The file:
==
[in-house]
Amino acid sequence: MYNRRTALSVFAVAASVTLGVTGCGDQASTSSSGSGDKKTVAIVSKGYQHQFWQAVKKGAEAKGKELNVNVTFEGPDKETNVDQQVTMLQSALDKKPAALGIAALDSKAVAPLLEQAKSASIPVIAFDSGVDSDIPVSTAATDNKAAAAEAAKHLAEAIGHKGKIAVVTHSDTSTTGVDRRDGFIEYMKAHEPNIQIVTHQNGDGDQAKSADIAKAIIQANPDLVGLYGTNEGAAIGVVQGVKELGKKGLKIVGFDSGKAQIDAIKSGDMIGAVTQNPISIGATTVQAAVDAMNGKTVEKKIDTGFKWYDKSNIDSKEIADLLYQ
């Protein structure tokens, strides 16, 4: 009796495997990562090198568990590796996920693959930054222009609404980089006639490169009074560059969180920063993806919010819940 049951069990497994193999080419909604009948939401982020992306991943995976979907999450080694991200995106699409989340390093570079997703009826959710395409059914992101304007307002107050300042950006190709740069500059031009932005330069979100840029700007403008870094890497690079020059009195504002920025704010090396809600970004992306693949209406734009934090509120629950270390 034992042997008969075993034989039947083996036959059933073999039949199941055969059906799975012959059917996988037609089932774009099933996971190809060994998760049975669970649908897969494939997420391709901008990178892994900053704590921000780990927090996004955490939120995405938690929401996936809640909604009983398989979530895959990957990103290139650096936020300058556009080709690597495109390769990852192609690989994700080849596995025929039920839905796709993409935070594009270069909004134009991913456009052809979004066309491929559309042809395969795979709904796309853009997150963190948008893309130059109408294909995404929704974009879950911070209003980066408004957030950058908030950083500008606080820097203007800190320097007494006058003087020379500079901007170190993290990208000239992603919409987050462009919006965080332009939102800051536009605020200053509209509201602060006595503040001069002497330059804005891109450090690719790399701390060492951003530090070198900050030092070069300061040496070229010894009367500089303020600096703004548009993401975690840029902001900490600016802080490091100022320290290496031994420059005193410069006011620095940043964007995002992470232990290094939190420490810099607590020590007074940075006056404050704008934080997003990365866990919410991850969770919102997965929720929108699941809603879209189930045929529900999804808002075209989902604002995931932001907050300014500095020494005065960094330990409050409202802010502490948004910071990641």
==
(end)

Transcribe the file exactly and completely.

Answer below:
[in-house]
Amino acid sequence: MYNRRTALSVFAVAASVTLGVTGCGDQASTSSSGSGDKKTVAIVSKGYQHQFWQAVKKGAEAKGKELNVNVTFEGPDKETNVDQQVTMLQSALDKKPAALGIAALDSKAVAPLLEQAKSASIPVIAFDSGVDSDIPVSTAATDNKAAAAEAAKHLAEAIGHKGKIAVVTHSDTSTTGVDRRDGFIEYMKAHEPNIQIVTHQNGDGDQAKSADIAKAIIQANPDLVGLYGTNEGAAIGVVQGVKELGKKGLKIVGFDSGKAQIDAIKSGDMIGAVTQNPISIGATTVQAAVDAMNGKTVEKKIDTGFKWYDKSNIDSKEIADLLYQ
């Protein structure tokens, strides 16, 4: 009796495997990562090198568990590796996920693959930054222009609404980089006639490169009074560059969180920063993806919010819940 049951069990497994193999080419909604009948939401982020992306991943995976979907999450080694991200995106699409989340390093570079997703009826959710395409059914992101304007307002107050300042950006190709740069500059031009932005330069979100840029700007403008870094890497690079020059009195504002920025704010090396809600970004992306693949209406734009934090509120629950270390 034992042997008969075993034989039947083996036959059933073999039949199941055969059906799975012959059917996988037609089932774009099933996971190809060994998760049975669970649908897969494939997420391709901008990178892994900053704590921000780990927090996004955490939120995405938690929401996936809640909604009983398989979530895959990957990103290139650096936020300058556009080709690597495109390769990852192609690989994700080849596995025929039920839905796709993409935070594009270069909004134009991913456009052809979004066309491929559309042809395969795979709904796309853009997150963190948008893309130059109408294909995404929704974009879950911070209003980066408004957030950058908030950083500008606080820097203007800190320097007494006058003087020379500079901007170190993290990208000239992603919409987050462009919006965080332009939102800051536009605020200053509209509201602060006595503040001069002497330059804005891109450090690719790399701390060492951003530090070198900050030092070069300061040496070229010894009367500089303020600096703004548009993401975690840029902001900490600016802080490091100022320290290496031994420059005193410069006011620095940043964007995002992470232990290094939190420490810099607590020590007074940075006056404050704008934080997003990365866990919410991850969770919102997965929720929108699941809603879209189930045929529900999804808002075209989902604002995931932001907050300014500095020494005065960094330990409050409202802010502490948004910071990641």